Spin-outs and spin-ins can create true commercial potential through the cross-pollination of ideas at tertiary level, says Pat O’Donnell, manager of Synergy Centre at ITT Dublin.
Do you believe that technologies developed at third or fourth level have real commercial potential?
This is proven beyond question both internationally and in Ireland. The US successes are well known, with examples such as Google and Hewlett-Packard, which emerged from the same university. Ten to 12 third-level spin-outs go public in the UK each year.
In Ireland, Iona Technologies led the way, but 39 spin-outs were established in 2009. The commercial offerings of many of the ‘spin-ins’ to be found in campus incubators in institutes of technology also rely heavily on technologies developed by institute researchers.
What kind of incubation facilities should third-level institutions be offering potential start-ups?
The main requirement is for modular, flexible, high quality office units with state-of-the-art communications. Hot desk areas are also essential to accommodate very early stage entrepreneurs, to establish a pipeline of full scale client companies. The third element is wet lab and engineering lab space for company use. Finally, the importance of well-designed informal networking spaces such as cafeterias cannot be over-emphasised.
Is there a need for greater funding in this area?
Campus incubators in general are a major success story in a gloomy economic landscape. Synergy Centre and ITT Dublin could support many more successful high-technology companies, the building blocks of the smart economy, given the capacity to do so.
The bulk of these companies would be high technology spin-ins whose chances of success are greatly enhanced by the supportive environment and services available and exposure to the research expertise and facilities on campus, but the potential exists for a number of direct spin-outs from the institute’s research also.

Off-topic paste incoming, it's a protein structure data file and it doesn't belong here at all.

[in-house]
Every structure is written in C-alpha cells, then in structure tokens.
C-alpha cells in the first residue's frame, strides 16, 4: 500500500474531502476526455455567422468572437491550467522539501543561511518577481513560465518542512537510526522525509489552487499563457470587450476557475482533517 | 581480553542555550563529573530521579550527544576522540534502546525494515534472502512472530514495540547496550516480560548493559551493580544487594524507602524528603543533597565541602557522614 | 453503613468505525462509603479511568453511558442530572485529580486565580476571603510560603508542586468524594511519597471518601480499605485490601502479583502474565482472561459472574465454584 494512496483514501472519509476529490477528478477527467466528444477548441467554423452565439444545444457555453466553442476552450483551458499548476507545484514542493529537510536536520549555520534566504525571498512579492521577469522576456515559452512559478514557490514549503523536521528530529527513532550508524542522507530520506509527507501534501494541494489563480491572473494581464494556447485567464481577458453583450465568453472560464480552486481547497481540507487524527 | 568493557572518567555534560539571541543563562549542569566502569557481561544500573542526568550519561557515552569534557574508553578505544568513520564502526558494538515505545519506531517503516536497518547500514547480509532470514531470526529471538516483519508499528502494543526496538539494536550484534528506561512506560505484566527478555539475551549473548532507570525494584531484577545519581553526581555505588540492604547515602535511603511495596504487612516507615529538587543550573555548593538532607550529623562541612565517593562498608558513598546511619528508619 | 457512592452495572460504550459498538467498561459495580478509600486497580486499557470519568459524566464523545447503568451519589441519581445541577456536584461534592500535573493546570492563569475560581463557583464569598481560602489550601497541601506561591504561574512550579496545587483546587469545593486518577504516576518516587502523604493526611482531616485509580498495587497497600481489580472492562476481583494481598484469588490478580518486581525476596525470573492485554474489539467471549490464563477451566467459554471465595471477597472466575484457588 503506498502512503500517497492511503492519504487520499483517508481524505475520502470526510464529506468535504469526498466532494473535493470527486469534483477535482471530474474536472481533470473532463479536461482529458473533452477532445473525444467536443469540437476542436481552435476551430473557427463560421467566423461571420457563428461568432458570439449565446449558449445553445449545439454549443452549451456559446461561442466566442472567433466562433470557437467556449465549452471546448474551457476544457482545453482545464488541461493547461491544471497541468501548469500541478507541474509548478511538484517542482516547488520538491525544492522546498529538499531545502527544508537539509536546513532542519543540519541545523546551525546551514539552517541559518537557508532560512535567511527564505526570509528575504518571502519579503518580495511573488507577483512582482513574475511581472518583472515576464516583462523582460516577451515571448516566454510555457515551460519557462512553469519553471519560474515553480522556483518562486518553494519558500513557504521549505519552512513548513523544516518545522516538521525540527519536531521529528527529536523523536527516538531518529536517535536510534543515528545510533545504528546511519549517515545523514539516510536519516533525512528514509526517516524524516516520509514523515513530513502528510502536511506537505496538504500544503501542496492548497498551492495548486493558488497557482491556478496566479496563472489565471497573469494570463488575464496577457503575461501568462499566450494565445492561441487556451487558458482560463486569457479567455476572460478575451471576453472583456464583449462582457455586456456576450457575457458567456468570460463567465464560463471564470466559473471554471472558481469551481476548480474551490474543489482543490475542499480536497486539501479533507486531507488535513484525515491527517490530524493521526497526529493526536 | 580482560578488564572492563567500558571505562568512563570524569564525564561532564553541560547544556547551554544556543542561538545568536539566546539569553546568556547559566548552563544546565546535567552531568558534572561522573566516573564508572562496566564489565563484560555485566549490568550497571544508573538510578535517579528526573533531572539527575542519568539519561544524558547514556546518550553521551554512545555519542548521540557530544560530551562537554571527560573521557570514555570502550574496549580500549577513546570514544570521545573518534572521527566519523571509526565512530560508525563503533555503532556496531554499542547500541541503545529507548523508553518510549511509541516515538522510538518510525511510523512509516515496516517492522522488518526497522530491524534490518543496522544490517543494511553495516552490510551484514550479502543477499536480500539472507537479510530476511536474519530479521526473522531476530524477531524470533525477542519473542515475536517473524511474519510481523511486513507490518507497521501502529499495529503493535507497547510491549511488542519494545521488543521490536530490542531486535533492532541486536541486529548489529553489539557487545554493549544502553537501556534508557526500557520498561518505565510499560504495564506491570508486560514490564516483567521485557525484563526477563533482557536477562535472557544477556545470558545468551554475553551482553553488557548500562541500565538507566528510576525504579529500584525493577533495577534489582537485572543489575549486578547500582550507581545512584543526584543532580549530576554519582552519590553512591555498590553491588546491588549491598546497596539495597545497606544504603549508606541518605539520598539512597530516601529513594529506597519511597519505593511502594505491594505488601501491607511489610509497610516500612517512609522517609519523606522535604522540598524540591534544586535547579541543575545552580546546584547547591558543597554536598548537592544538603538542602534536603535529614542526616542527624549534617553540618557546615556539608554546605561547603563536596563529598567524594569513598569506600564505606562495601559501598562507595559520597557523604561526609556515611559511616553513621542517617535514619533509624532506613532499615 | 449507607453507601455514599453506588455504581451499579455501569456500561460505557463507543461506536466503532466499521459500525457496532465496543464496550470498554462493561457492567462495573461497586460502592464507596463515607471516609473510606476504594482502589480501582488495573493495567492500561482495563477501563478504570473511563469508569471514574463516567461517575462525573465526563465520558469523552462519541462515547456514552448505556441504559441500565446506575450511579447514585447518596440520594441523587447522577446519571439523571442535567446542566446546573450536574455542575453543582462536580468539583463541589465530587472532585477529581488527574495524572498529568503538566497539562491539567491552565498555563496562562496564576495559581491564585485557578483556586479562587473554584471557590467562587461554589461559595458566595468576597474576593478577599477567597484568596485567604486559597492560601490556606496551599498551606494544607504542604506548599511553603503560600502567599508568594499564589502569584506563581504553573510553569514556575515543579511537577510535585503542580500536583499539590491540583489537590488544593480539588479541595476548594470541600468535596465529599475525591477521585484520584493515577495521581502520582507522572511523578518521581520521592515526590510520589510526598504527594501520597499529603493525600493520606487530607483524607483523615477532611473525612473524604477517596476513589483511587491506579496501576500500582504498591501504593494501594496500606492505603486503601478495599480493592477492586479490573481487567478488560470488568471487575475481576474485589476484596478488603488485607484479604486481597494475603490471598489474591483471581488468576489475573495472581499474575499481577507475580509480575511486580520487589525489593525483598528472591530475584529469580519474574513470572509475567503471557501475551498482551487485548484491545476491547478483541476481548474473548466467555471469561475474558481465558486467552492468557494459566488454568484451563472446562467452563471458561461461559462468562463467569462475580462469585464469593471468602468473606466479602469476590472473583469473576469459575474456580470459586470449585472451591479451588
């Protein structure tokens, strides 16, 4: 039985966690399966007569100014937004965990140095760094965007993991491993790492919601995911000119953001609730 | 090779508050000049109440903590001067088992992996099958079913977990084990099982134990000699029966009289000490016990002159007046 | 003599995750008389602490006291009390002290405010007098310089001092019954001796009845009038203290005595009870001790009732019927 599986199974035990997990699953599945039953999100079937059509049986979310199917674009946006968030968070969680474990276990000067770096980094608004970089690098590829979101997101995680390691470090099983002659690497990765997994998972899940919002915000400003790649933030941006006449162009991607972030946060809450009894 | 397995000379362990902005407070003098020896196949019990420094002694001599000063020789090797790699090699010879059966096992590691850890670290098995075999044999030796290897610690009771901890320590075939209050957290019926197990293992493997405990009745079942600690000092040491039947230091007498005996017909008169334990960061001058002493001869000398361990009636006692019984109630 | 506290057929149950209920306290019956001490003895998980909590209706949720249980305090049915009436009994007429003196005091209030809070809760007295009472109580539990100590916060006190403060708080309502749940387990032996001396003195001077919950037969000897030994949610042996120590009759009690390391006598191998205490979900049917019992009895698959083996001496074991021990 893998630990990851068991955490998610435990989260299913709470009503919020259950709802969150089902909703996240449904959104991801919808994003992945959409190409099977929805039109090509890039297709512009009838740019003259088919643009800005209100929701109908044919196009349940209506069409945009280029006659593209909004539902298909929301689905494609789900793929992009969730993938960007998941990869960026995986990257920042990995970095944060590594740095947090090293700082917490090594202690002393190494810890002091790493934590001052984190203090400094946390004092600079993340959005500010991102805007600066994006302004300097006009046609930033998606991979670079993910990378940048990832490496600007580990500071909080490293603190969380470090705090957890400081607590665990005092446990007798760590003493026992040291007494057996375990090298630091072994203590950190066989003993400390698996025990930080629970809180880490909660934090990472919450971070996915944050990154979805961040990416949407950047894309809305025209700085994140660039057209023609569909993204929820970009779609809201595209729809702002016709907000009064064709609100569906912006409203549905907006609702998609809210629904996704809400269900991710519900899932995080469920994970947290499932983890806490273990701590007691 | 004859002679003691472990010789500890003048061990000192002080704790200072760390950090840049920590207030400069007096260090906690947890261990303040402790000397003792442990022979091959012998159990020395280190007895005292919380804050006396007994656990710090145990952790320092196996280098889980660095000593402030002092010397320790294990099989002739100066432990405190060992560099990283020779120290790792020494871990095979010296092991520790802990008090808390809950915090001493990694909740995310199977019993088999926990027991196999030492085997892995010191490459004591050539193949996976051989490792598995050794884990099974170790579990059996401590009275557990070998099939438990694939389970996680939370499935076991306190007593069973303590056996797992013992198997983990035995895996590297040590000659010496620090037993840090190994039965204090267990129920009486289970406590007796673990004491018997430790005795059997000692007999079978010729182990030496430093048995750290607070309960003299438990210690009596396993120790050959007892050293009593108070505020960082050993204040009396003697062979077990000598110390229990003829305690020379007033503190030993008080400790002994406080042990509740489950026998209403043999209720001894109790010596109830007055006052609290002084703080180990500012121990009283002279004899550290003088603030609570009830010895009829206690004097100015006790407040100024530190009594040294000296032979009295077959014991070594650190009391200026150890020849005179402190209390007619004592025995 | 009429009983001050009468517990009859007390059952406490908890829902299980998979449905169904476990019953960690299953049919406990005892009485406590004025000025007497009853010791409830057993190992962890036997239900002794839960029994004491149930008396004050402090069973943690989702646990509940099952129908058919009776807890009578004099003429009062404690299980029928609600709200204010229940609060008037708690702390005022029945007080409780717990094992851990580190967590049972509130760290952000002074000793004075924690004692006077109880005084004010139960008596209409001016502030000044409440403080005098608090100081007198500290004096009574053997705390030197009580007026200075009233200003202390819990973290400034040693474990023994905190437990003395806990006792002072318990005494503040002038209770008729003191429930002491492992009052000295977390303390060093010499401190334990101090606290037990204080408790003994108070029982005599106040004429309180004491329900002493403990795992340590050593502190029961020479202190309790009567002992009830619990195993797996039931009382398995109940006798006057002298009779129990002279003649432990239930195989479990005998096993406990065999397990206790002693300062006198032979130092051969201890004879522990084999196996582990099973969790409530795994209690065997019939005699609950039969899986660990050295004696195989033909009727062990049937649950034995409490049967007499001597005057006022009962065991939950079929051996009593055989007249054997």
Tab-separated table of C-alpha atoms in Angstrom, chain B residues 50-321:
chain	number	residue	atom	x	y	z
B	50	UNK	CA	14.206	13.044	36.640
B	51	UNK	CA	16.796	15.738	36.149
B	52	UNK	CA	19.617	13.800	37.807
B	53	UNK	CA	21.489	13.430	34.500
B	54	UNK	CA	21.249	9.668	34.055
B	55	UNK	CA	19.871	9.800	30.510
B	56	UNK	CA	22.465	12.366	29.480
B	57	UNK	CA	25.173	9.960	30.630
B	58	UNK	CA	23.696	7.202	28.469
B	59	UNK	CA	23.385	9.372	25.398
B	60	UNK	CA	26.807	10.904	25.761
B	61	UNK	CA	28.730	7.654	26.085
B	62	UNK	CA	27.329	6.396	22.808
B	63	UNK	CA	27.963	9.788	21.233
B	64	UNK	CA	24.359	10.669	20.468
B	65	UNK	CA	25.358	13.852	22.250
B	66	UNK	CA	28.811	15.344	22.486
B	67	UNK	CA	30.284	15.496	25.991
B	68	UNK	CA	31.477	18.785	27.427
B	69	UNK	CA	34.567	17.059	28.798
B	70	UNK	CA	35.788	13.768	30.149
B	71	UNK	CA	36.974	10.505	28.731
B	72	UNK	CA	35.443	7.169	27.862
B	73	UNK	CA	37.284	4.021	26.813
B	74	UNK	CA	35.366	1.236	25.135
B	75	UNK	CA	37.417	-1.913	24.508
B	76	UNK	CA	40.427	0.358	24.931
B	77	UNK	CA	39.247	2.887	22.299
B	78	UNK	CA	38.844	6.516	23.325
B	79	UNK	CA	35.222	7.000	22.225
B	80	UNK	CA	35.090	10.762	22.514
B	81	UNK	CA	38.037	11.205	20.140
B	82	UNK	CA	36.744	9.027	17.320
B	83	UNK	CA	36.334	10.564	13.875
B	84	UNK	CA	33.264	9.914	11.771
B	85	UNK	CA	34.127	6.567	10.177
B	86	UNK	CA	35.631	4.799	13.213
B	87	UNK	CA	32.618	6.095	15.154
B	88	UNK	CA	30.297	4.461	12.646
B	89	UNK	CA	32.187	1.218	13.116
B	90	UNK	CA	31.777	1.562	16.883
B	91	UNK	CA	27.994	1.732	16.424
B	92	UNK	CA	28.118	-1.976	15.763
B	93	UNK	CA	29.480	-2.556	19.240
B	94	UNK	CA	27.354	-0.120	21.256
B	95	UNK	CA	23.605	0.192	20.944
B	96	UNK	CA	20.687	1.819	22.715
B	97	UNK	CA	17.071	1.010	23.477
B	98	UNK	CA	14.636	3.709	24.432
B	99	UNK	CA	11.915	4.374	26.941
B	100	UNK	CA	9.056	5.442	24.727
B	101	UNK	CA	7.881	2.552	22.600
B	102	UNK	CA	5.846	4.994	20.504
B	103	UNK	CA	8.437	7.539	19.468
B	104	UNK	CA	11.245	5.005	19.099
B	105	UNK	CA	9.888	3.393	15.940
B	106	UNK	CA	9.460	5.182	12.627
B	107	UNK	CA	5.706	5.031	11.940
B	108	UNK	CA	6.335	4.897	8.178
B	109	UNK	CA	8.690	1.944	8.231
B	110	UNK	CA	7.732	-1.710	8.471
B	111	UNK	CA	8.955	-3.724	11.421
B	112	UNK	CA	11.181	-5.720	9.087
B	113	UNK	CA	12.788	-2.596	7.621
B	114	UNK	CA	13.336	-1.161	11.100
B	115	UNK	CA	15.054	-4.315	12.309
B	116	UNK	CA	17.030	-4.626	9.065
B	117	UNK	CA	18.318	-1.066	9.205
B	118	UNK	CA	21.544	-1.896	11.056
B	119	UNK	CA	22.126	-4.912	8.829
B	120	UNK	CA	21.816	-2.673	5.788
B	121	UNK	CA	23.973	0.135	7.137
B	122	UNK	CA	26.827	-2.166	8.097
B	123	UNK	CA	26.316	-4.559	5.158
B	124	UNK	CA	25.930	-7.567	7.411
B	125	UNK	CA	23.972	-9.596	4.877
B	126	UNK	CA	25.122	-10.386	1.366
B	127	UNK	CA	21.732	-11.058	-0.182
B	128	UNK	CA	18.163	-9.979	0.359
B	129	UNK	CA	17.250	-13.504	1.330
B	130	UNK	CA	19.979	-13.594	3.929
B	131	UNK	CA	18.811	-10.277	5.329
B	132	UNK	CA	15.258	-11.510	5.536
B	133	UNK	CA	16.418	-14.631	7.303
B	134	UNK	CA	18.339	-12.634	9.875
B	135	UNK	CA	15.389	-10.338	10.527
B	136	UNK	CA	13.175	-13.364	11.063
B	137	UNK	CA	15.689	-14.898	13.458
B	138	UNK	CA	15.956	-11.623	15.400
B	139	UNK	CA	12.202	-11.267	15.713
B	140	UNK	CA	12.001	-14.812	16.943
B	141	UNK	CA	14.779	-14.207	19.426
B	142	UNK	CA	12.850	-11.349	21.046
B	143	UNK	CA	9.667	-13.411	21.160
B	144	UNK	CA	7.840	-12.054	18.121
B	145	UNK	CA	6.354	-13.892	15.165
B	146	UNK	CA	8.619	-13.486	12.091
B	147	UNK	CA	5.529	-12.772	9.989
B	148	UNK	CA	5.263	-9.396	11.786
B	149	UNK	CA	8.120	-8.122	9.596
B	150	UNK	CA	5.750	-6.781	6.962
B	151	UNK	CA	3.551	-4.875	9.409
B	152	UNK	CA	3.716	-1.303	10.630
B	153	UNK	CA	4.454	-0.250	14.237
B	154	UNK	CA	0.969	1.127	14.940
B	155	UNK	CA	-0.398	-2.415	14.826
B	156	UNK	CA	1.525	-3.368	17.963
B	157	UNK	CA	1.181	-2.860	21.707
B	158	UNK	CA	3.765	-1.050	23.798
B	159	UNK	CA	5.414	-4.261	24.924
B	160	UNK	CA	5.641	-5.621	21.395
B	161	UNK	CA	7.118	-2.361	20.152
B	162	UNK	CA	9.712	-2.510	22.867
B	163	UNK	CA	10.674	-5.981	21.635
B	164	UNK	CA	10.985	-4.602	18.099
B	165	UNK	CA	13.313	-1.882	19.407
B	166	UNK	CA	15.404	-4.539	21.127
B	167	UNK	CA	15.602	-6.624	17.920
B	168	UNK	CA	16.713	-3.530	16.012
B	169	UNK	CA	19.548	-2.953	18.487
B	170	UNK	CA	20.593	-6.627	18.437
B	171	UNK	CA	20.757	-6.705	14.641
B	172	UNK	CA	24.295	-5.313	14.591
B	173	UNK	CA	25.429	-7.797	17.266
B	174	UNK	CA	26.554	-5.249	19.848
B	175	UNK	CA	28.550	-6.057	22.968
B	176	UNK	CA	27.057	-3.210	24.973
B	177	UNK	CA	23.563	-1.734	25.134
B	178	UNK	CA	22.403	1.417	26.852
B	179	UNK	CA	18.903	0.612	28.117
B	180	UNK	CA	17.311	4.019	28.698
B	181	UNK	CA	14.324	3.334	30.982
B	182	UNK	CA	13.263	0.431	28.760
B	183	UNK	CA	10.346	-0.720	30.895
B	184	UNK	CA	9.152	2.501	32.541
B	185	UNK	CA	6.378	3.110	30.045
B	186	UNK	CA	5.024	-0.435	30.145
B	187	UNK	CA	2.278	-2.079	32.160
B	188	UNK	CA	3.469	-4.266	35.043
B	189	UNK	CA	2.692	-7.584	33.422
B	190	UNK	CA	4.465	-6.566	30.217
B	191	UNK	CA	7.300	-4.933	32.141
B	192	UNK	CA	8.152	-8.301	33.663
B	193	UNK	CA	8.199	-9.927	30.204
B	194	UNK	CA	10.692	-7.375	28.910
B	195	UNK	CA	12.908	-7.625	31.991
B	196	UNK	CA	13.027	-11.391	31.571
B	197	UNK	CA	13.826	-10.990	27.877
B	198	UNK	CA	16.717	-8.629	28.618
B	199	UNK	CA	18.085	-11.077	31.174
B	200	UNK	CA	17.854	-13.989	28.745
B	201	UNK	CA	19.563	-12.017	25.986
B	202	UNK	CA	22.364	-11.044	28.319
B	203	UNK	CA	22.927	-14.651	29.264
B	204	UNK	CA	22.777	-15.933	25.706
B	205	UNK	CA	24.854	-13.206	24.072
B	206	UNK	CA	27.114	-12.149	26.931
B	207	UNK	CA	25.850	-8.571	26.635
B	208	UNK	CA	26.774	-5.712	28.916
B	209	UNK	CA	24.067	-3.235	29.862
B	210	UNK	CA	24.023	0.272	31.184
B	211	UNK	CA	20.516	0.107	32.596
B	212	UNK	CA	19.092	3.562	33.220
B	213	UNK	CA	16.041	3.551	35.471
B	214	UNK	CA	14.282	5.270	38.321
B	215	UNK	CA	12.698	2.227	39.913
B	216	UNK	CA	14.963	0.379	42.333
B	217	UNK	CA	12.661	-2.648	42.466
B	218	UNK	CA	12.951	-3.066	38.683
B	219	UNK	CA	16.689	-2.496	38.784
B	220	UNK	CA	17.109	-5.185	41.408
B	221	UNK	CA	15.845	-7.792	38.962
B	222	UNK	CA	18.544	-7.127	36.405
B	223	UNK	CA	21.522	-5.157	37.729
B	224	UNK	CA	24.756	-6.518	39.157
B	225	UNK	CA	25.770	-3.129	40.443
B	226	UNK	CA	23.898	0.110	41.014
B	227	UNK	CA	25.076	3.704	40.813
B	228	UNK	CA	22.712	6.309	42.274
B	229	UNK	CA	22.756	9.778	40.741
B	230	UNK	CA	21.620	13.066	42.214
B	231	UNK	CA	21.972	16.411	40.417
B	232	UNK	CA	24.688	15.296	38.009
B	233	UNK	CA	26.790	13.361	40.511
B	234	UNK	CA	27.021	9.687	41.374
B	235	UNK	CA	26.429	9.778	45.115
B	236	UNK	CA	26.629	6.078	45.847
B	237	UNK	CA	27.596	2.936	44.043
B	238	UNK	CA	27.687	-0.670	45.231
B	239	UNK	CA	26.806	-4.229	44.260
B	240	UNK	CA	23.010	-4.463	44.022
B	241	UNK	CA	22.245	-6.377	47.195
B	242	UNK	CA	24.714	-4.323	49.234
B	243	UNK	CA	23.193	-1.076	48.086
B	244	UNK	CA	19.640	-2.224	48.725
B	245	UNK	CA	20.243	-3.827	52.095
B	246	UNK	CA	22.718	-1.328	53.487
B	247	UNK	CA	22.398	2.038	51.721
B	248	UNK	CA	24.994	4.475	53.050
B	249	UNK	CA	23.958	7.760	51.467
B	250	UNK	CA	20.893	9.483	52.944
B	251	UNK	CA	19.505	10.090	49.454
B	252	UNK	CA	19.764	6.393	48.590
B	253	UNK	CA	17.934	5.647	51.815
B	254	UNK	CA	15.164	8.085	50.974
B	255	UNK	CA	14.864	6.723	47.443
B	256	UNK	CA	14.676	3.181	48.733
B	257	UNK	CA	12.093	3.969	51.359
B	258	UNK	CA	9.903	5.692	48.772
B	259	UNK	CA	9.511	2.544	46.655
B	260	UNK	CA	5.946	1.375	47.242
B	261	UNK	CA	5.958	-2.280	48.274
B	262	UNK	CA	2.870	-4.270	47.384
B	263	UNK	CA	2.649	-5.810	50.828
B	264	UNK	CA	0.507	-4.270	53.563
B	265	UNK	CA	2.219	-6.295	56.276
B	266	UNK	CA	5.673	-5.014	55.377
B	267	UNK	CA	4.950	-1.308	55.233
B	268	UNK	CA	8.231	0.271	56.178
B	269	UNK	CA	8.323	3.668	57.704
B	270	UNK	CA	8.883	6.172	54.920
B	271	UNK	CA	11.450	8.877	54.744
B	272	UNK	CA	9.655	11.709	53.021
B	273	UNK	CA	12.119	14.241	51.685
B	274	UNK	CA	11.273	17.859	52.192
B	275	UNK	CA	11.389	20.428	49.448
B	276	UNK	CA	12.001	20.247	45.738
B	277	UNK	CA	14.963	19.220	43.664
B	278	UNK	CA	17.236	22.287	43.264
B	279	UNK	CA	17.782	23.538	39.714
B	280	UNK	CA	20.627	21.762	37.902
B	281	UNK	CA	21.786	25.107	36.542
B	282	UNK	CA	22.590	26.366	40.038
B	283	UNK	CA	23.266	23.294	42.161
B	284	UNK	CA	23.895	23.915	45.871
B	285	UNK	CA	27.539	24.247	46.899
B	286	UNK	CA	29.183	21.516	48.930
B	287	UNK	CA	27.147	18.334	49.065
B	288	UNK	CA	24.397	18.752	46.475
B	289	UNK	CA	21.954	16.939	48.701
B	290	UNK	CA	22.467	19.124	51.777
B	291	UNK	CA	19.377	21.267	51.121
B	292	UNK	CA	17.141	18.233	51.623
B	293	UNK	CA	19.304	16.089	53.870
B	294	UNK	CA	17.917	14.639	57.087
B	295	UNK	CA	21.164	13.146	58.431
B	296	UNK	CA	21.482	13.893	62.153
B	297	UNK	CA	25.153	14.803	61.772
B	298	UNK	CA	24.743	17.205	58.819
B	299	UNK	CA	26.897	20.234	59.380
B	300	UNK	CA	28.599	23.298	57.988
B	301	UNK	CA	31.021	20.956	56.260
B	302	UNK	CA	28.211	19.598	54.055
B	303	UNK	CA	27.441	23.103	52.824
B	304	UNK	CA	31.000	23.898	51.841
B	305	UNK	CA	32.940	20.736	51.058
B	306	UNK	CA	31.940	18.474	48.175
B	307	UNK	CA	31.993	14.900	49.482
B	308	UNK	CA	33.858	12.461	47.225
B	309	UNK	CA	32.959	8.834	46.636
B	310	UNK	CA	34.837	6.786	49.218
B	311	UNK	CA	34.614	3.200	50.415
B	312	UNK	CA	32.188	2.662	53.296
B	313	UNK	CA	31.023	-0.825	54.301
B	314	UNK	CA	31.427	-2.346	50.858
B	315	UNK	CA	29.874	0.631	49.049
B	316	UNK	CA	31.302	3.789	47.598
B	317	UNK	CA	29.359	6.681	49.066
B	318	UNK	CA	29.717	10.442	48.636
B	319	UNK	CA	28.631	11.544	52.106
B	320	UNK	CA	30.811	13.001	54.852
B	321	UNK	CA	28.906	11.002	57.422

Technology transfer skills are a key element in the support of both spin-outs and spin-ins and greater investment in this area is needed.
Is there a greater demand for start-up programmes at the moment, considering the number of people on the live register?
Definitely. Synergy Centre and a collaborating company, Innovo Training, has recently been awarded funding under the Labour Market Activation Fund to provide entrepreneurial training and start-up support to teams of unemployed professionals. This programme will complement the Synergy Enterprise Platform Programme, which generally attracts people out of employment to start a venture.
What advice would you give to someone considering launching a business?
Focus obsessively on market validation, not on tweaking your offering. You won’t succeed on your own, business is a team game. Join a start-up support programme such as the Synergy Enterprise Platform Programme – it will dramatically improve your chances of success. Synergy Centre at ITT Dublin currently has a variety of tenancy options available to high-tech start-ups. See www.synergycentre.ie for more information.
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